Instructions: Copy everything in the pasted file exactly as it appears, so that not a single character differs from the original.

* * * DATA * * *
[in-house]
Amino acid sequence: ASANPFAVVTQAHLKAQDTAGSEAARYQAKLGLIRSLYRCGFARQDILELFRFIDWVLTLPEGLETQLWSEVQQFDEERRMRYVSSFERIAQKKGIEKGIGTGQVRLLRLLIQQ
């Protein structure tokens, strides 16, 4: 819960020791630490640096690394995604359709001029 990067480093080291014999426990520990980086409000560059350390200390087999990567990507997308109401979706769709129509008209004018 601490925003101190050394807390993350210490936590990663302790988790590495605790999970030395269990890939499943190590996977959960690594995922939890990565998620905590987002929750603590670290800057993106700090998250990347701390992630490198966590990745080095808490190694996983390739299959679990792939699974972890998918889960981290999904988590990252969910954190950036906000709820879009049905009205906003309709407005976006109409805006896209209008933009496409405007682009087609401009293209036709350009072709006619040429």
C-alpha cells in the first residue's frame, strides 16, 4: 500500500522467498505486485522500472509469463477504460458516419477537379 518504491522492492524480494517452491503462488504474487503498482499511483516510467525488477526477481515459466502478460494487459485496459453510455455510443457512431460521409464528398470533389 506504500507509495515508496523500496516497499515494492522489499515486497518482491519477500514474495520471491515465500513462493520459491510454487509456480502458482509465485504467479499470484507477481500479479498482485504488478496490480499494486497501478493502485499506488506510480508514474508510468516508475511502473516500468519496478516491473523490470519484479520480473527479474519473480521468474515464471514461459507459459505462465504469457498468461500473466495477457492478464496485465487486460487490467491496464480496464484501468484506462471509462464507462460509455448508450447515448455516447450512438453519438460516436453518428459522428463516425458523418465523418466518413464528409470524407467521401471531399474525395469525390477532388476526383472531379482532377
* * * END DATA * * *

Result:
[in-house]
Amino acid sequence: ASANPFAVVTQAHLKAQDTAGSEAARYQAKLGLIRSLYRCGFARQDILELFRFIDWVLTLPEGLETQLWSEVQQFDEERRMRYVSSFERIAQKKGIEKGIGTGQVRLLRLLIQQ
């Protein structure tokens, strides 16, 4: 819960020791630490640096690394995604359709001029 990067480093080291014999426990520990980086409000560059350390200390087999990567990507997308109401979706769709129509008209004018 601490925003101190050394807390993350210490936590990663302790988790590495605790999970030395269990890939499943190590996977959960690594995922939890990565998620905590987002929750603590670290800057993106700090998250990347701390992630490198966590990745080095808490190694996983390739299959679990792939699974972890998918889960981290999904988590990252969910954190950036906000709820879009049905009205906003309709407005976006109409805006896209209008933009496409405007682009087609401009293209036709350009072709006619040429």
C-alpha cells in the first residue's frame, strides 16, 4: 500500500522467498505486485522500472509469463477504460458516419477537379 518504491522492492524480494517452491503462488504474487503498482499511483516510467525488477526477481515459466502478460494487459485496459453510455455510443457512431460521409464528398470533389 506504500507509495515508496523500496516497499515494492522489499515486497518482491519477500514474495520471491515465500513462493520459491510454487509456480502458482509465485504467479499470484507477481500479479498482485504488478496490480499494486497501478493502485499506488506510480508514474508510468516508475511502473516500468519496478516491473523490470519484479520480473527479474519473480521468474515464471514461459507459459505462465504469457498468461500473466495477457492478464496485465487486460487490467491496464480496464484501468484506462471509462464507462460509455448508450447515448455516447450512438453519438460516436453518428459522428463516425458523418465523418466518413464528409470524407467521401471531399474525395469525390477532388476526383472531379482532377